(NaturalNews) Experimental cancer drugs harm far more people than they help, according to a study conducted by researchers from Duke University Medical Center and published in the Journal of Clinical Oncology.
"This sounds a cautionary note," lead researcher Jeffrey Peppercorn said. "In most cases, we should refrain from using experimental drugs outside of clinical trials."
U.S. law allows doctors to prescribe any drug they wish, as long as the FDA has approved it for at least one use. As a consequence, as many as 20 percent of prescriptions in the United States are "off-label" - used on conditions for which they are not approved, or given in doses higher than the FDA has approved.
Since it can take years of clinical testing before a drug is approved for a new use, many doctors simply jump the gun, prescribing experimental drugs for cancer without waiting for studies to be completed.
Yet according to the new study, which reviewed the results of 172 different cancer drug trials, less than a third of the trials involved drugs that improved patient survival and less than half improved any other clinical outcome. Yet two-thirds of all studies produced one or more severe or life-threatening side effects.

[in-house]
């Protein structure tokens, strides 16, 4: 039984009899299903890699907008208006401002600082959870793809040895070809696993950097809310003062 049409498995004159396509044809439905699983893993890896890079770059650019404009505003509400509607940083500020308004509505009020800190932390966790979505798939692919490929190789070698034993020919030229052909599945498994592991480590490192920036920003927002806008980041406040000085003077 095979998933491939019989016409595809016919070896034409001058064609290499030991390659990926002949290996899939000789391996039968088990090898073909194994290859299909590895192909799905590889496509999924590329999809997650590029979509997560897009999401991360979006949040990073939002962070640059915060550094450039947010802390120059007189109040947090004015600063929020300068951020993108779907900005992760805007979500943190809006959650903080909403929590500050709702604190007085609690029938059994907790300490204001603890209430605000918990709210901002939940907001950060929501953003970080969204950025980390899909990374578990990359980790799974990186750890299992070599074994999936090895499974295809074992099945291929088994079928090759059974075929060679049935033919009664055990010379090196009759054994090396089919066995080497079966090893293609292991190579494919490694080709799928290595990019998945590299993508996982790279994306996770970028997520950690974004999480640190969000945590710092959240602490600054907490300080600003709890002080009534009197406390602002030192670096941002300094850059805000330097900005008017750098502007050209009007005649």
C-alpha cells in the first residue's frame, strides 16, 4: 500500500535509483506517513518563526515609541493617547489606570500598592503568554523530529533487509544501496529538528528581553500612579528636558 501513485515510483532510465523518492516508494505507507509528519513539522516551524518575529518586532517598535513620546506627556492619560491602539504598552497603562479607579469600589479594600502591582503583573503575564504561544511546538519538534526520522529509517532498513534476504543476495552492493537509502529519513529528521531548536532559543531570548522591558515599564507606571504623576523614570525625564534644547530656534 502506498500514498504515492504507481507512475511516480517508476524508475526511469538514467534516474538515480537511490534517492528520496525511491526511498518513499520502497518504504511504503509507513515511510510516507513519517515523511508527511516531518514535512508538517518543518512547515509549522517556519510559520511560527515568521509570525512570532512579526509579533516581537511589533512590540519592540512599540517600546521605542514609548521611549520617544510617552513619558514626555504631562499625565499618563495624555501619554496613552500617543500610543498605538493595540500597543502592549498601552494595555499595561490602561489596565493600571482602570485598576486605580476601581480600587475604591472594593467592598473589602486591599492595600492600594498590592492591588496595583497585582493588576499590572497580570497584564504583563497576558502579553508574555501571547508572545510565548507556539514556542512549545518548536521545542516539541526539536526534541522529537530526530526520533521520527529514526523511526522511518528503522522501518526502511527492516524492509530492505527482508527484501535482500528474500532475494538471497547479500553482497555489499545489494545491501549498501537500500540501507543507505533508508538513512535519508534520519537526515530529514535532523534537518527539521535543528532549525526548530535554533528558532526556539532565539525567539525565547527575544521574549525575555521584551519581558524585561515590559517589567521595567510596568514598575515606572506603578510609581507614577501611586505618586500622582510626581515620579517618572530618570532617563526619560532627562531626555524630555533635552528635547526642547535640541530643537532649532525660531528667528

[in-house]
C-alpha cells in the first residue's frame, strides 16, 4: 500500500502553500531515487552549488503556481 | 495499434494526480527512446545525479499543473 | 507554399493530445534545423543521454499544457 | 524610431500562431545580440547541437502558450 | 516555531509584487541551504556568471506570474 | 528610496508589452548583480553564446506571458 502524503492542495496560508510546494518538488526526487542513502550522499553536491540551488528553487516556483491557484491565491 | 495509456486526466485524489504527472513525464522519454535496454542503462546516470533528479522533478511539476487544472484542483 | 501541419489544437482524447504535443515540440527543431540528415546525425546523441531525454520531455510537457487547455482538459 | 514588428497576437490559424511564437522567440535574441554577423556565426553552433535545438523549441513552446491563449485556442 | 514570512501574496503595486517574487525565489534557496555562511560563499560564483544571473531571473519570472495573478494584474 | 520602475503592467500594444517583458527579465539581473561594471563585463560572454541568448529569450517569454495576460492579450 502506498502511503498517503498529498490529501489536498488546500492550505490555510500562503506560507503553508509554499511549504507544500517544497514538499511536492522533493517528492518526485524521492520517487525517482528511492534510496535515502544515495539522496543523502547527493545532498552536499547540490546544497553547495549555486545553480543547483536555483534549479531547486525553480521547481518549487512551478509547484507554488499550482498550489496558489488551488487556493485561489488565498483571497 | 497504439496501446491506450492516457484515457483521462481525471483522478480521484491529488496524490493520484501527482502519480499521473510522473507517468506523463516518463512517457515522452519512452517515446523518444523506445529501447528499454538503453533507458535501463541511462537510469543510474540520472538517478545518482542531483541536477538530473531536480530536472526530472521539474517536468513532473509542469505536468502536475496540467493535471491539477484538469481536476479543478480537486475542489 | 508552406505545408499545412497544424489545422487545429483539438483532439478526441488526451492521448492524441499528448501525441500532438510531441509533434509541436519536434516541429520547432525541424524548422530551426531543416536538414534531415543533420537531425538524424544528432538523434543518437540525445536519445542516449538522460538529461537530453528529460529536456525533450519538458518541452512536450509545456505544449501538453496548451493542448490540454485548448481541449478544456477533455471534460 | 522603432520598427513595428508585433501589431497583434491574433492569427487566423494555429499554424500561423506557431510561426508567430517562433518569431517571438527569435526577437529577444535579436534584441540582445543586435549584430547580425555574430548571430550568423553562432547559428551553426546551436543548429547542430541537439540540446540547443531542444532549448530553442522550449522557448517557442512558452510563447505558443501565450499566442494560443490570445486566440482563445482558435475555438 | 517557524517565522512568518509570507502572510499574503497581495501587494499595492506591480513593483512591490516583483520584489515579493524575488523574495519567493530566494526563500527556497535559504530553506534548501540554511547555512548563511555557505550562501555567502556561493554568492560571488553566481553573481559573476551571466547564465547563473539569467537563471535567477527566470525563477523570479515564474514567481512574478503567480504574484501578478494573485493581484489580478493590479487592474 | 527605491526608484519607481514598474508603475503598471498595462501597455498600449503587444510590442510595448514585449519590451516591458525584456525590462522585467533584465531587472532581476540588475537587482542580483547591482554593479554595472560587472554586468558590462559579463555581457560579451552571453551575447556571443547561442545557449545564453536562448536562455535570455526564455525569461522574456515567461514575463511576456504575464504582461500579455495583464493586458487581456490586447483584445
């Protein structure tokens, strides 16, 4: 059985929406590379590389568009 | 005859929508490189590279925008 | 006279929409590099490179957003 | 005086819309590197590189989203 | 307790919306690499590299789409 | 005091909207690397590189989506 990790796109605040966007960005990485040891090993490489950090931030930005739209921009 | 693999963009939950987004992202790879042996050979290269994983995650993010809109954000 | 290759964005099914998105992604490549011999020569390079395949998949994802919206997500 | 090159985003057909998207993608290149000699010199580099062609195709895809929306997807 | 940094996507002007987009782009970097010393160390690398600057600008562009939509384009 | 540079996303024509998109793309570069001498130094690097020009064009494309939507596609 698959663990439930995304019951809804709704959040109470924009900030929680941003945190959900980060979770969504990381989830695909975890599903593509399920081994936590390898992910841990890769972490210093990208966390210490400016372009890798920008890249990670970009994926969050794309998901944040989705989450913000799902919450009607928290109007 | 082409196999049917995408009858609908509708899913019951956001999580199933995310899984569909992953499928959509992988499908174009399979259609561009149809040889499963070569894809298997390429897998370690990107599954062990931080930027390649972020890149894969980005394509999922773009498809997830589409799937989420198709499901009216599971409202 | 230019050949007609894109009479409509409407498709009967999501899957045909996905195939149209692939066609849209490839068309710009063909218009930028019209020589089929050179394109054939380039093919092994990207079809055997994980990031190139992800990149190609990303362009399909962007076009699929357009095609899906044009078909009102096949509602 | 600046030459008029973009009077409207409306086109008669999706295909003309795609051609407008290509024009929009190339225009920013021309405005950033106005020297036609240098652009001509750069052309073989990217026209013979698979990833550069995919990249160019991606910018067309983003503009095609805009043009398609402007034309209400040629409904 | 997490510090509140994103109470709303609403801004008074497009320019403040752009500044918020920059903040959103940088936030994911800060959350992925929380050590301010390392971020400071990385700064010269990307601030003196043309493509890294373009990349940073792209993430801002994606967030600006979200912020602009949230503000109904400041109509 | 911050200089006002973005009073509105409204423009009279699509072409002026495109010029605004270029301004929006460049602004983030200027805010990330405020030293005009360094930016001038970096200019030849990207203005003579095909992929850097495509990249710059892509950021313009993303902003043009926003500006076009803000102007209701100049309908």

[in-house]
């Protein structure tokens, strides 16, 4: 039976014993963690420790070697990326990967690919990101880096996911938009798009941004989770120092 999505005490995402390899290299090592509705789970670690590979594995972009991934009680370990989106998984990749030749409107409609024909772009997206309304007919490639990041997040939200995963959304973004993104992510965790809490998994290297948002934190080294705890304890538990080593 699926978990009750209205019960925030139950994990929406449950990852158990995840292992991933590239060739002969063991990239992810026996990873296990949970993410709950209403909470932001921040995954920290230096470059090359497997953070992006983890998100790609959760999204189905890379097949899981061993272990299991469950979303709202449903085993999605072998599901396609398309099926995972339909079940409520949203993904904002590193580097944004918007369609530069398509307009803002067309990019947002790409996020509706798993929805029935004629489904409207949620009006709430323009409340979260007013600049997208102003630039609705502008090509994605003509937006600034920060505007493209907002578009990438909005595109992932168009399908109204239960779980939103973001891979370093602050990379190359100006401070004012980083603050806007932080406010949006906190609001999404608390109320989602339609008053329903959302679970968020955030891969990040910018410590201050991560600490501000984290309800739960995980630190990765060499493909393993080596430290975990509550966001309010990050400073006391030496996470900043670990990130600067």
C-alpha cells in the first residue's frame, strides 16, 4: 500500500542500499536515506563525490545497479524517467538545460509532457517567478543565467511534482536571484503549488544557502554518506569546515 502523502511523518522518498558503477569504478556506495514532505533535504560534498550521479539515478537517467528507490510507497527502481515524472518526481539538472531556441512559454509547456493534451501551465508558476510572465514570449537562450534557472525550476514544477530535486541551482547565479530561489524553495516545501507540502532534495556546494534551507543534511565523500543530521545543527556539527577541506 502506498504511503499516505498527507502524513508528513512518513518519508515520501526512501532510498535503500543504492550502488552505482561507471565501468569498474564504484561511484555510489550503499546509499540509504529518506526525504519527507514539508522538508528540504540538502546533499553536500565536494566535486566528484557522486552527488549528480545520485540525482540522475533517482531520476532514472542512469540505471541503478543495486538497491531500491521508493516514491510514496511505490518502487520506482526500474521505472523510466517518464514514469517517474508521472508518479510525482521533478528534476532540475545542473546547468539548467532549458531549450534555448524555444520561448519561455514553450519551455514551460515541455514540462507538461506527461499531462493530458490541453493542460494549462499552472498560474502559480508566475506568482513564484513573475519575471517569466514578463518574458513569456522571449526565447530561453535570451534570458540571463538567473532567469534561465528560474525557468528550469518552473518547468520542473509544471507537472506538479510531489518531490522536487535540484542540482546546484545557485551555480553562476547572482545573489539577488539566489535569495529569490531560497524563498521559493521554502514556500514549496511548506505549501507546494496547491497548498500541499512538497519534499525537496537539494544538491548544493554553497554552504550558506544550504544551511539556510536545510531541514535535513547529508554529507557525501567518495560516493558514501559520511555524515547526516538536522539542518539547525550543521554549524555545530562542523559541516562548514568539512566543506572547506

In all likelihood, the failure rate of experimental drugs is even greater, the researchers noted, since negative results are less likely to be published.
"Many of these drugs end up not being the tremendous improvement that we hoped they would be," said Otis Brawley of the American Cancer Society, who was not involved in the study. "People need to realize that because the trials have not been completed there is a great deal that is not known about the treatments. There are people who get these treatments and get hurt."
Off-label prescribing of experimental drugs may actually slow research into effective cures, the researchers noted, by making it hard to recruit patients into clinical trials. Why sign up for a 50 percent chance of getting a placebo when your doctor can write you a prescription for the same drug?
"[But] almost by definition it hasn't been proved safe and effective," said medical ethicist Steve Joffe.